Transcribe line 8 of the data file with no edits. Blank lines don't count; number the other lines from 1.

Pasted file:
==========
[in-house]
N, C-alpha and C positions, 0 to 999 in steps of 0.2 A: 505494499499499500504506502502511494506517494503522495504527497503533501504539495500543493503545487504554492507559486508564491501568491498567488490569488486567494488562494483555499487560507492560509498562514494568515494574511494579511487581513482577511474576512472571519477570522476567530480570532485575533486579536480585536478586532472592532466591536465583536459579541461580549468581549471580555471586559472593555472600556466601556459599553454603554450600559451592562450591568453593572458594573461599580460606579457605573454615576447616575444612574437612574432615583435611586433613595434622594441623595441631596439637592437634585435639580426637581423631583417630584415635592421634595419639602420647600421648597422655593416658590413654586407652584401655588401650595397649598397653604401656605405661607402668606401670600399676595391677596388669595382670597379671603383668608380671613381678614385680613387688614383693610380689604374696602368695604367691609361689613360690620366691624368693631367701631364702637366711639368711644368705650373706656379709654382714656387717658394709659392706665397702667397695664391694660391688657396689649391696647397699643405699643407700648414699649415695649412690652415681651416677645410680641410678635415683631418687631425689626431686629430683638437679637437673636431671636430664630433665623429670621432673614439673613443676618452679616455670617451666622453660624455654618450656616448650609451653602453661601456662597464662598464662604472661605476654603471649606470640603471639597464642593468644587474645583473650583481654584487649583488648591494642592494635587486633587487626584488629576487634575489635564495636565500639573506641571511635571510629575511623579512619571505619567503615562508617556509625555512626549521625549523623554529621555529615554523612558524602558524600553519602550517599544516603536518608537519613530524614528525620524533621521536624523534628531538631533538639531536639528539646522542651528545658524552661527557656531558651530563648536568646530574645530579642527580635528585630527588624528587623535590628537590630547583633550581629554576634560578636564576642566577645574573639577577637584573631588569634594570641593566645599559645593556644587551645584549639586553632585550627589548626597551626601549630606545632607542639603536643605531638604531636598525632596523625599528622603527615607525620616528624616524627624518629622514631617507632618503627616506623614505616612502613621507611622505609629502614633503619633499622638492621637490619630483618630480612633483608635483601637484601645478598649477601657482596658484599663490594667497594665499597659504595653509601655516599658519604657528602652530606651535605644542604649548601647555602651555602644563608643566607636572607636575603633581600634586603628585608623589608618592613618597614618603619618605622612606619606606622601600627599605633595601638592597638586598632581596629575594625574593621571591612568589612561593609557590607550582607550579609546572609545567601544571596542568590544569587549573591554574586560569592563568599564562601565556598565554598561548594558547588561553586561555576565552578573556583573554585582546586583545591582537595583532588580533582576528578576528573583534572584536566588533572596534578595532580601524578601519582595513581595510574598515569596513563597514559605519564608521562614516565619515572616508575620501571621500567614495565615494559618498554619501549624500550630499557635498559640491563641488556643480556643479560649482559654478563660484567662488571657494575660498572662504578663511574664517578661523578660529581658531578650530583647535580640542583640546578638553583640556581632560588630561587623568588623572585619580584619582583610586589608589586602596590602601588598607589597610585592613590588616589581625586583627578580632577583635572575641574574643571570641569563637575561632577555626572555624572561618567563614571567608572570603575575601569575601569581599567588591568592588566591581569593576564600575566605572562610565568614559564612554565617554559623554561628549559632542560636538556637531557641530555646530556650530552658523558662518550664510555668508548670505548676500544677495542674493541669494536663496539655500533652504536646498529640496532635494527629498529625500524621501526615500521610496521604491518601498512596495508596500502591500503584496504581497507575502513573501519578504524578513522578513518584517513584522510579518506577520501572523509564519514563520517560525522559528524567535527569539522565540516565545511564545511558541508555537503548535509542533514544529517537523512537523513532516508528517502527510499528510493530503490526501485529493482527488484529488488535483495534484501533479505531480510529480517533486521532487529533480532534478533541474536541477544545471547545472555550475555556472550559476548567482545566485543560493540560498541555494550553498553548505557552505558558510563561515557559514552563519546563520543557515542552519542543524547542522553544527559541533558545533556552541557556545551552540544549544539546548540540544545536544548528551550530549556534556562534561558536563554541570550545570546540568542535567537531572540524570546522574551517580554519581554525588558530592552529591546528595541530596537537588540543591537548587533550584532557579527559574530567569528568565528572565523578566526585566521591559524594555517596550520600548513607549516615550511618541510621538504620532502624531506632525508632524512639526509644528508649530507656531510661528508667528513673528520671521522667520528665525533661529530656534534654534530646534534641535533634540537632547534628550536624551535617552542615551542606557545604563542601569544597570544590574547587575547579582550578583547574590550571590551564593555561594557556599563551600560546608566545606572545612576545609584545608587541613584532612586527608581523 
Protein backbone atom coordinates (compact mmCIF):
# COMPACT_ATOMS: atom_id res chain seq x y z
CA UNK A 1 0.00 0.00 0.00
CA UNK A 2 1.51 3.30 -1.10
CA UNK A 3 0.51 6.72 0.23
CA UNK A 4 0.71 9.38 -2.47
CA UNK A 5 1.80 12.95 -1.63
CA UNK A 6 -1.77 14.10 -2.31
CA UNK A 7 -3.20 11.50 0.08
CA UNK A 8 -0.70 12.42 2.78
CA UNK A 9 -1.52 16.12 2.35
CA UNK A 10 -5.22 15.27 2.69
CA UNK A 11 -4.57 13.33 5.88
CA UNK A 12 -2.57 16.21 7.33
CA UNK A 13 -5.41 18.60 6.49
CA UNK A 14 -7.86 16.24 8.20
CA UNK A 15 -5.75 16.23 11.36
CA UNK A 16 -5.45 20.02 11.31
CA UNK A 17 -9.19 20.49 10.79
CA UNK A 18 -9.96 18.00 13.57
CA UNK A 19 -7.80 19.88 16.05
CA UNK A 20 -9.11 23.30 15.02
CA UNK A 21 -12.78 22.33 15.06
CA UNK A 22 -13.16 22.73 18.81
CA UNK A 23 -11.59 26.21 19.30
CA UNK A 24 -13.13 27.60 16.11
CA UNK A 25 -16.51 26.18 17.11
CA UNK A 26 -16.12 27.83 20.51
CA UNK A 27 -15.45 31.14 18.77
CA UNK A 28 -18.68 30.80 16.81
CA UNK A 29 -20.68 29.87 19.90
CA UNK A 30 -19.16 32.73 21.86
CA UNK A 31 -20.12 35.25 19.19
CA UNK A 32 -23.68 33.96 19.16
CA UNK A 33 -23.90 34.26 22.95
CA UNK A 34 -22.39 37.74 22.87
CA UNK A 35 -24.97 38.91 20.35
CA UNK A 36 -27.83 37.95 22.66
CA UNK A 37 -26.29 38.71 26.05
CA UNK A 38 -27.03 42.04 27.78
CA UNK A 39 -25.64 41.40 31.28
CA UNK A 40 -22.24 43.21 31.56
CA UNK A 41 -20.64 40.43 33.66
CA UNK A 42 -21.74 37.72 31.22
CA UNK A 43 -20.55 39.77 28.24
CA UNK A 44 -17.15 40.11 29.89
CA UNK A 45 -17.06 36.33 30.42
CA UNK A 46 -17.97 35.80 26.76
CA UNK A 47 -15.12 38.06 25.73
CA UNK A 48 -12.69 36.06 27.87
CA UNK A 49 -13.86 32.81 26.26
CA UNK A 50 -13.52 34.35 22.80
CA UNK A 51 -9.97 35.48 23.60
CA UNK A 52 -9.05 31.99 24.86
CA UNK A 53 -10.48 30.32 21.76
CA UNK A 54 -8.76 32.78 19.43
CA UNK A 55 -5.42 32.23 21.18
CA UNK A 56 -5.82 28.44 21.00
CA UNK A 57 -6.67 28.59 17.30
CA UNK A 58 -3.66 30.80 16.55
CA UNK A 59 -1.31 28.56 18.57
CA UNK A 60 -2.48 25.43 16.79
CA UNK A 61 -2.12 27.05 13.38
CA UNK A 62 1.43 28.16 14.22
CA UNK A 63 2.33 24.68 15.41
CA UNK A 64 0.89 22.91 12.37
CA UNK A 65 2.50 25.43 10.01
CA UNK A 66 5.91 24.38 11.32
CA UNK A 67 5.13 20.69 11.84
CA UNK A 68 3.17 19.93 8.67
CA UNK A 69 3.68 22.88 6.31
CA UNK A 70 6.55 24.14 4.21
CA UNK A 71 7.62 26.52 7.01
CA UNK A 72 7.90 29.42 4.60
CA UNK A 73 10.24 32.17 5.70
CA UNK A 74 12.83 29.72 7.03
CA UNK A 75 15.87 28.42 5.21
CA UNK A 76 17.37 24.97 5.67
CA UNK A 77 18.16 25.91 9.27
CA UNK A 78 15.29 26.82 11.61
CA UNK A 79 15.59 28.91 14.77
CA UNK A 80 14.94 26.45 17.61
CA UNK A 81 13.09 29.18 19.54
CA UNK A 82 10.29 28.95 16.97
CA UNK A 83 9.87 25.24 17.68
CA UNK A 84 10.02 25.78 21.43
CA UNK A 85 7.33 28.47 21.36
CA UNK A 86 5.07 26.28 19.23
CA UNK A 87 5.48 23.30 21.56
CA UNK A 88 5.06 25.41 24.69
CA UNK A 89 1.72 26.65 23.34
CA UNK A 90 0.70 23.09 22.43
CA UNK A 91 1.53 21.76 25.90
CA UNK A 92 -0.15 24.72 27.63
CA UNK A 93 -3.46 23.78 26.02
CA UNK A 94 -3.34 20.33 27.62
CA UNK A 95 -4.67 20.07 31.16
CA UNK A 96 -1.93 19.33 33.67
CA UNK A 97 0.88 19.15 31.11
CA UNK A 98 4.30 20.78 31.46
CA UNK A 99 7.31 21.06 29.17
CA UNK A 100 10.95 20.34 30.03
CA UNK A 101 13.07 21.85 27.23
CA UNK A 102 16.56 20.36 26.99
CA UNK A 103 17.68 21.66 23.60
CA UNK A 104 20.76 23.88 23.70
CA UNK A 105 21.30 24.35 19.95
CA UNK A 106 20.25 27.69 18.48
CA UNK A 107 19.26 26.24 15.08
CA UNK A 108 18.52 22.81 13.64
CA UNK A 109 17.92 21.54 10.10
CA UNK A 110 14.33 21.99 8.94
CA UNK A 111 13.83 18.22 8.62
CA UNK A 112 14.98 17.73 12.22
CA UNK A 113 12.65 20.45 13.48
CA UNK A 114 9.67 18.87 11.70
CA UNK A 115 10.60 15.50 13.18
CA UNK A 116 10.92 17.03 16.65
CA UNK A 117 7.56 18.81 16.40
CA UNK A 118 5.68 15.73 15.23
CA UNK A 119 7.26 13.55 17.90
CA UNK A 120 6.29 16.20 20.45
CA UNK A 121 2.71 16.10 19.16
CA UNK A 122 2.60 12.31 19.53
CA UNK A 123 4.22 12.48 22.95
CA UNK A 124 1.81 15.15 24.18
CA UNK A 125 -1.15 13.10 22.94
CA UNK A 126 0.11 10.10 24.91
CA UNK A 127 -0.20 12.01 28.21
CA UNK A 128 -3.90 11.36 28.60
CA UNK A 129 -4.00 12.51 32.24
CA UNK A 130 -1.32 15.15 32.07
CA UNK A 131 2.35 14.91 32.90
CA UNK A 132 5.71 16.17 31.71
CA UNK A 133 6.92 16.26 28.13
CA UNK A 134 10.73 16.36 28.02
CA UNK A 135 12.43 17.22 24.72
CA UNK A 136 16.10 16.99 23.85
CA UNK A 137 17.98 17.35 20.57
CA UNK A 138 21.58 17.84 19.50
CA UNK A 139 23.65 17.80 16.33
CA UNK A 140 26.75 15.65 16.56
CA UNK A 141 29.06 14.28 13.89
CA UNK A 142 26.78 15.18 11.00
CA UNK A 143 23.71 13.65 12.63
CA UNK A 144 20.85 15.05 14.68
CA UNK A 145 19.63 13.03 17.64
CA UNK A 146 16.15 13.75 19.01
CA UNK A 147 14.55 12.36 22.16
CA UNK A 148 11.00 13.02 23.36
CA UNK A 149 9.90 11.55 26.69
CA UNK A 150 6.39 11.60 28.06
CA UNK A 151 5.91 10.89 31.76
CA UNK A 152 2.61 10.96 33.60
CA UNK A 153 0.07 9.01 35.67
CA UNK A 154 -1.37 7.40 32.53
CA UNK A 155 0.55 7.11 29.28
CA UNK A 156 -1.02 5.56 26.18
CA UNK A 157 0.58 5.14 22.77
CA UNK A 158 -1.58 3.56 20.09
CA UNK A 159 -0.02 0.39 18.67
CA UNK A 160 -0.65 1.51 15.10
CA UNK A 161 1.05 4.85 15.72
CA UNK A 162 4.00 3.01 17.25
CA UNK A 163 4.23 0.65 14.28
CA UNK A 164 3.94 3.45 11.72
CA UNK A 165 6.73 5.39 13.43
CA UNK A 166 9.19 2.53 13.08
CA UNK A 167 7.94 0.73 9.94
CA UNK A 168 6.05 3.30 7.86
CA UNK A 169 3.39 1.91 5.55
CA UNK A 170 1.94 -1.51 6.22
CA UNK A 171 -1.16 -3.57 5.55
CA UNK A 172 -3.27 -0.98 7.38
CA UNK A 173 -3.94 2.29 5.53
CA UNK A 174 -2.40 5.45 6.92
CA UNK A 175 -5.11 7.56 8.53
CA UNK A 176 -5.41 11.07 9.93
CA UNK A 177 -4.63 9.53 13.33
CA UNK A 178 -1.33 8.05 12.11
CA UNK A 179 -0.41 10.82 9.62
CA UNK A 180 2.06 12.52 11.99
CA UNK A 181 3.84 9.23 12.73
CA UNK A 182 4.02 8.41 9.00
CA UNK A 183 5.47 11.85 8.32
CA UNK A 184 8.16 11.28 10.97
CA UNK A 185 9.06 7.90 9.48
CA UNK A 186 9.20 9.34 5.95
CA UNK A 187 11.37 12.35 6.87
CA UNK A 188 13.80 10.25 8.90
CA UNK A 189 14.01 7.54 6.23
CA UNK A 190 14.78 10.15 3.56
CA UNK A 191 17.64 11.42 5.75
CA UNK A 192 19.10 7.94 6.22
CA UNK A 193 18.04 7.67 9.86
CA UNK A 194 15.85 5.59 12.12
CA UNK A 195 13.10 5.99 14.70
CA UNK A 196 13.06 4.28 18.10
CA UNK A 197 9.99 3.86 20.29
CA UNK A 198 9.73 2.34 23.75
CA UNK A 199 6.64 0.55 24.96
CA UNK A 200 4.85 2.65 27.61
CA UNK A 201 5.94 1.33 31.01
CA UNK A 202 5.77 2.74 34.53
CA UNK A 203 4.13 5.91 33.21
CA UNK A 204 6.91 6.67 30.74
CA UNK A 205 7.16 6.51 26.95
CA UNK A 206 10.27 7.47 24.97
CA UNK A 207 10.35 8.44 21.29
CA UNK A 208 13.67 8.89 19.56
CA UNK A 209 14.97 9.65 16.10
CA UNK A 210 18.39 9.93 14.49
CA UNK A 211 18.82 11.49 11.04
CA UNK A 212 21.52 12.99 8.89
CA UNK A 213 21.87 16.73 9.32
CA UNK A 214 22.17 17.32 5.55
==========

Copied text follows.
CA UNK A 4 0.71 9.38 -2.47